Art Contest Submission
by David Fessenden
The traditional Silversmith has practiced recycling since the art’s inception. Patrons typically brought their old flatware, vessels and coins to the town silversmith be melted down and hammered into new more fashionable pieces. This aspect of Steve’s work was recently documented by the Discovery Channel when they included a segment on his work for their “Green Planet” channel with begins airing in June 2008 ,taped in Ashfield at the last week of May.
I met Steve when writing a newspaper story about the chandeliers he made for Sanderson Academy and for the Ashfield Town Hall. I was struck by Steve’s almost evangelical commitment to rediscovering and preserving the lost techniques of hand wrought silver, copper and brass. Together committed toward filming a detailed video diary documenting the evolution of Steve’s commissions along with workshops hosted by The Paul Revere House in Boston and Historic Deerfield. We call the gave the project the working title “Painting With A Hammer” Some of our footage can be viewed on Google video. A link is also on Steve Smithers web site http://stevesmithers.com/
We were making record time on or project, but we have no idea where we are headed. Steve and I approached WGBH, Museums and commercial cable outlets and came to the conclusion that in every case we would have to compromise our mission in one way or another in order to fit their programming needs.
- Concept description: A twenty minute film on Steve Smithers and his work. Possibly with narration and defiantly with original music created with local talent. Subliminally embedded in our film is the supposition that American craftsmanship and locally based, entrepreneurial fabrication of goods has fallen by the wayside in our country.
- Final work will be a DVD with all intellectual property rights secured with releases.
- Concept of sustainability: The work of a traditional metalsmith, as practiced by Steve Smithers, encompasses many concepts of sustainability. Since the inception of metalworking more than 5000 years ago, metalsmiths have been recycling their material. Patrons typically brought their damaged or out of fashion vessels, utensils, and coins to be melted down and fashioned into new objects of function and beauty. Steve works with his son to create new objects as well as repairing and conserving antique metal pieces. They use the classic hand tools of the ancient art, which require human energy, as opposed to the energy intensive process of mass production by machines. Their work is typical of, and well represents the many small art and craft studios throughout the Pioneer Valley The work produced in these shops is carefully and well made, destined to be passed down as heirlooms, as opposed to poorly made products which eventually find their way to the landfill. Steve’s small shop is made of native and local lumber. He teaches and demonstrates his art in museums, schools, and other locations, helping to foster interest and enthusiasm for this earth friendly movement among the next generation.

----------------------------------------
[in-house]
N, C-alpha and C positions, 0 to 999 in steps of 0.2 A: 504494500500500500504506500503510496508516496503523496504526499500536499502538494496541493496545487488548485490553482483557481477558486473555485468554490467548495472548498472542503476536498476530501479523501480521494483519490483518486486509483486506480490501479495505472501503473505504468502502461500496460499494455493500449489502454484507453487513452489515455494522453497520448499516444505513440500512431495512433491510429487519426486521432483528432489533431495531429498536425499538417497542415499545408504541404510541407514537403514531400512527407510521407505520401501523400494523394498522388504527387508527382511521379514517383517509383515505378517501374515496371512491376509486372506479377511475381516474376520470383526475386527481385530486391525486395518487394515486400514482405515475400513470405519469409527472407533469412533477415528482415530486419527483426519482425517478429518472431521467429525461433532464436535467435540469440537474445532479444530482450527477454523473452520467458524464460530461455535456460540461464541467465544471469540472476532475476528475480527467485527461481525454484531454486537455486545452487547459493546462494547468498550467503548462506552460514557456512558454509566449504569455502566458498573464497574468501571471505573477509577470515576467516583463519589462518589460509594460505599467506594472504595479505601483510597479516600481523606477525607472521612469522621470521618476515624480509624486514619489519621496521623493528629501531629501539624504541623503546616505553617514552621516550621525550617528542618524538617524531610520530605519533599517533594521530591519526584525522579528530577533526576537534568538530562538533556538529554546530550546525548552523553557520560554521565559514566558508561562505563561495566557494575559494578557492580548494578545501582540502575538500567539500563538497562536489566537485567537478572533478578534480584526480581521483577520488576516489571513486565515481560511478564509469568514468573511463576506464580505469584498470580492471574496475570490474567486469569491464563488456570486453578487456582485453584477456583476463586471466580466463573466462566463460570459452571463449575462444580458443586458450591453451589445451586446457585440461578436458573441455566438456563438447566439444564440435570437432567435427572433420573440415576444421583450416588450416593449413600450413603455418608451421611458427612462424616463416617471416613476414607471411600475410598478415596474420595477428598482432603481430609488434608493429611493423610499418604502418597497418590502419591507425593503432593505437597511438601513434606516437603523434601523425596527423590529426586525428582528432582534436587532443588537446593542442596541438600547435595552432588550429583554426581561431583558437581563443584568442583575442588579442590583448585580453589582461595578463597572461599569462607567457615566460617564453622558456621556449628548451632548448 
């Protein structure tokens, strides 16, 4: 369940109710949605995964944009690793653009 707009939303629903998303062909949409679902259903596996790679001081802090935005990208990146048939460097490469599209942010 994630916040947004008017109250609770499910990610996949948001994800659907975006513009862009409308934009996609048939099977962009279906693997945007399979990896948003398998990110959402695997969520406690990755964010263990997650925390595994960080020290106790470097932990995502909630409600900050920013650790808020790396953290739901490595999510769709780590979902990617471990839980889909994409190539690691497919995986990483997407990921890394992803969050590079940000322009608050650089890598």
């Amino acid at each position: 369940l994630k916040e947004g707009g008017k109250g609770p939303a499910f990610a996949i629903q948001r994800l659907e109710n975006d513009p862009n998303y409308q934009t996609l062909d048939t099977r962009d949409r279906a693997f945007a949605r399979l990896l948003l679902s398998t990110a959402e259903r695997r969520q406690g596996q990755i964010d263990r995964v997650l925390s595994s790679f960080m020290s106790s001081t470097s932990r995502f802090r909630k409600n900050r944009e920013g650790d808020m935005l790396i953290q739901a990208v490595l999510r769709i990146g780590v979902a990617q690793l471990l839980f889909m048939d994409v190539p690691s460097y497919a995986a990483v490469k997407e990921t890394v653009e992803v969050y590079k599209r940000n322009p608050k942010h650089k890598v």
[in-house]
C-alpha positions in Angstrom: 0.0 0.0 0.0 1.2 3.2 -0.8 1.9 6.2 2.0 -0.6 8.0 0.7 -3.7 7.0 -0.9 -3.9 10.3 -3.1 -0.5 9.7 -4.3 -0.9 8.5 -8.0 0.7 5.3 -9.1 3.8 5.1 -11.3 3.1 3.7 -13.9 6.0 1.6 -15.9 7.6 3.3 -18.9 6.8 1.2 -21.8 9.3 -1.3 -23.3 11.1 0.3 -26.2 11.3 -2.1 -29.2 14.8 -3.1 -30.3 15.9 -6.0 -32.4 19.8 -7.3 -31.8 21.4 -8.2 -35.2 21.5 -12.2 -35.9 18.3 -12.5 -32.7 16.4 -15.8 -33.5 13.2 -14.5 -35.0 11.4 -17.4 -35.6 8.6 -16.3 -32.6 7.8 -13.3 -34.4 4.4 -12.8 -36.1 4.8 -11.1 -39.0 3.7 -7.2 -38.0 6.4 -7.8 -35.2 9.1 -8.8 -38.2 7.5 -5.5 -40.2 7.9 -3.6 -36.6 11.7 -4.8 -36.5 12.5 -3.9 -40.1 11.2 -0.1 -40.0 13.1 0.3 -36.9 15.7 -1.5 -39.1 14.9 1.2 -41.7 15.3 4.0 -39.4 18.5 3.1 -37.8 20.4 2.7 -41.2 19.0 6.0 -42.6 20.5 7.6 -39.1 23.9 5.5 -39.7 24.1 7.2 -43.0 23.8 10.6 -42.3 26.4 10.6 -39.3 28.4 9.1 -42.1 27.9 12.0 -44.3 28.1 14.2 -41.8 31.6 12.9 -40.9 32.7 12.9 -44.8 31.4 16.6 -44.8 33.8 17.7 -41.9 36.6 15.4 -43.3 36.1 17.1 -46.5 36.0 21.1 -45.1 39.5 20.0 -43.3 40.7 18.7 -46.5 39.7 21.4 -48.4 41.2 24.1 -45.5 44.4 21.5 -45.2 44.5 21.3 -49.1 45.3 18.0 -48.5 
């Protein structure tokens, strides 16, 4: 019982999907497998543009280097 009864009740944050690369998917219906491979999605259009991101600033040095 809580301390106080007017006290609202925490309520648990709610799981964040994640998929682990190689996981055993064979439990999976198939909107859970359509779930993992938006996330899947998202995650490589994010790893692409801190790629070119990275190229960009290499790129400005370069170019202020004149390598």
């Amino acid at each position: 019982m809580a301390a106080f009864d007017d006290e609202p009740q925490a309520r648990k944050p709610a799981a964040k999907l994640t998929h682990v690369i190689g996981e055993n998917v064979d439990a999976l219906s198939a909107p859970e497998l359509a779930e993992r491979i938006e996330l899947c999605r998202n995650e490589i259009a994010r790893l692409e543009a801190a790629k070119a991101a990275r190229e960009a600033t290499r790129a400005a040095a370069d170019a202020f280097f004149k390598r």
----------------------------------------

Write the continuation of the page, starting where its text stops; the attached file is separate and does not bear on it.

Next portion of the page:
- Materials to be used: Existing footage, music yet be purchased, possibly narration and the editorial talents of Harry Keramidas. Harry is a retired to Ashfield three years ago after a career as a feature film editor. Harry and I have since collaborated on only what we consider worthwhile film projects such as our 90 minute concert documentary on Village Harmony and an in progress project for John Bos on the creation of a local hospice choir here in Franklin County.
- Our project can be completed within the award amount because most of the footage is shot, we own the equipment and have the technical experience to finish our film.
- The film would be available for screening, without charge and distributed for a nominal charge. Copies would be offered to local libraries and schools free of charge, as I have done with all my locally produced films.
- Specifications: A twenty minute film, possibly longer.
I have a BA degree from Ohio University (Communications Radio/TV) and two years post graduate study toward a MFA in film. After college I worked as a cameraman in Los Angeles, until 1989 when I left the commercial film industry in order to peruse interests in woodworking arts and crafts. In 2001 I came back Ashfield, MA to be with family and build a homestead.. The films I make today are projects worthwhile and mostly documentary in nature. Most of the profits gleaned from video production go toward camera gear and editing hardware.
My five minute short called “The Three Seasons of Winter” took first place at the First Annual Ashfield Film Festival last year. Ongoing and completed video projects this summer include a yet untitled documentary for John Bos’ Rural Renaissance about the formation of a hospice choir group in Franklin County. Recently completed is a 90 minute concert video on Village Harmony’s leaders concert here in Ashfield. Earlier this spring I recently shot a documentary video portrait of Sonya Kitchell which is now in post production.